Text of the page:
Gateways to Medieval Naples, Field Seminar in Naples, June 8-10, 2020
In recent years, the art and architecture of medieval Naples has been the subject of renewed scholarly activity that is generating important research on understudied monuments and exploring fresh approaches to the history of the city's material culture. A next generation of scholars is reassessing Neapolitan studies and advancing research with greater interdisciplinary breadth and expanded geographic scope. Given the vitality of ongoing scholarship, it is an ideal moment to address the city's monuments as gateways to understanding medieval Naples as a monumental whole, comprising diverse artistic and cultural practices, shifting topographies, and complex urban networks. To this end, the Bibliotheca Hertziana – Max-Planck-Institut für Kunstgeschichte (Rome), the Università degli Studi di Napoli Federico II - Dipartimento di Studi Umanistici (Naples), and the Centro per la Storia dell'Arte e dell'Architettura delle Città Portuali (Naples) are co-organizing a field seminar called Gateways to Medieval Naples, to be held in Naples June 8–10, 2020. Grounded in collaborative on-site study of works of art and animated by collegial exchange of ideas, the seminar will convene a small group of scholars to share and further develop the latest research on Naples and to chart new methodological approaches to this complex nexus of the medieval world. Each morning, participants will present their research on site at a series of monuments and collections in the city. Each afternoon, the Centro per la Storia dell'Arte e dell'Architettura delle Città Portuali will host roundtable discussions with presentations that address new avenues for research, questions of methodological practice, and topics of a broader nature not related to a single site. The organizing committee invites established and emerging scholars to submit proposals for on-site or roundtable presentations on topics from late antiquity through the fifteenth century. As the title Gateways to Medieval Naples suggests, the seminar will both foreground the city's material heritage and invite passage across times and places. Potential themes include (but are not limited to) continuity, rupture, and exchange between the medieval city and its ancient past; the city's unique land- and sea-scape as a port through and within which artists, artworks, materials, and ideas circulated; ritual practices that framed monuments as sites of passage within greater webs of performances; the transformation of urban topography from late antiquity through the fifteenth century; patterns of urban patronage; the use of digital technologies to examine and understand the medieval city; and the interplay between the subjects and methodologies of historical research, with monuments providing multiple points of access to Naples's material past. We welcome proposals from art and architectural historians as well as from scholars in adjacent fields including archaeology, history, literary studies, anthropology, and musicology. The final program will be arranged topographically, thematically, and chronologically around the selected proposals. The plan (with grant funds pending) is for participants to receive a modest travel stipend (approximately 300 Euros for those traveling to Naples from within Europe and 800 US Dollars for those traveling from outside Europe). Lunches, opening and closing receptions, admissions fees, and local transportation costs will be covered by the seminar.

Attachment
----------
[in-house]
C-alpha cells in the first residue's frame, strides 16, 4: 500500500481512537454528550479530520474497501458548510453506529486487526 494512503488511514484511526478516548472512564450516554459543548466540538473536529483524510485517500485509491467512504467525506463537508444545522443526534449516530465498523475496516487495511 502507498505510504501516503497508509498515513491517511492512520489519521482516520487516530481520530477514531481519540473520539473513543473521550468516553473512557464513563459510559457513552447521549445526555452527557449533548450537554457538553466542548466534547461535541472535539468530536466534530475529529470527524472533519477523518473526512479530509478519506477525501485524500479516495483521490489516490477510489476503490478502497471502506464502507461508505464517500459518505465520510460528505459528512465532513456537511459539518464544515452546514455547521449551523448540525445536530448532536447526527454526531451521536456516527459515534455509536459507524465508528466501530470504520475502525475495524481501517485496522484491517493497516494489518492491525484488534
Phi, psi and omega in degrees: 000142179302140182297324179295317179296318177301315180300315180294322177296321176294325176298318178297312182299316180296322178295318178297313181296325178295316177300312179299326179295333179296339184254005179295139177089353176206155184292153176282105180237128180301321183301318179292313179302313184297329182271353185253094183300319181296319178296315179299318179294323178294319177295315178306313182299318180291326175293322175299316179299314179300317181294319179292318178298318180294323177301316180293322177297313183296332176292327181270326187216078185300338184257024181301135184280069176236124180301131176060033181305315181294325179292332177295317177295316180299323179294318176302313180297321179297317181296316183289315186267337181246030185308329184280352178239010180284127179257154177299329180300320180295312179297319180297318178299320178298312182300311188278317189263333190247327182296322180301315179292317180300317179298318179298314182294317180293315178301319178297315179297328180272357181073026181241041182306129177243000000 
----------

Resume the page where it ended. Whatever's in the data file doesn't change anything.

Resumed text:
Proposals should include a curriculum vitae, a brief narrative biography (max. 150 words), and an abstract (max. 350 words), and may be in either Italian or English. The abstract should indicate the topic's relevance to the themes outlined in the CFP above and whether the proposed contribution would take the form of an on-site presentation or a presentation in the afternoon roundtables held at the Centro. Final presentations may be made in Italian or English. Please combine these materials in a single Word or PDF document with Lastname_Firstname as the title, and send to firstname.lastname@example.org by 17 November 2019. Selected participants will be notified in early January.
Call for Proposals Deadline: November 17, 2019
Tanja Michalsky, Elisabetta Scirocco, Antonino Tranchina, and Adrian Bremenkamp (Bibliotheca Hertziana - Max-Planck-Institut für Kunstgeschichte, Rome); Vinni Lucherini and Stefano D'Ovidio (Università degli Studi di Napoli Federico II - Dipartimento di Studi Umanistici, Naples); Sarah Kozlowski and Francesca Santamaria (Centro per la Storia dell'Arte e dell'Architettura delle Città Portuali, Naples, a collaboration between the Museo e Real Bosco di Capodimonte and the Edith O'Donnell Institute of Art History at the University of Texas at Dallas); Janis Elliott (Texas Tech University, Lubbock, TX); Cathleen A. Fleck (Saint Louis University, Saint Louis, MO).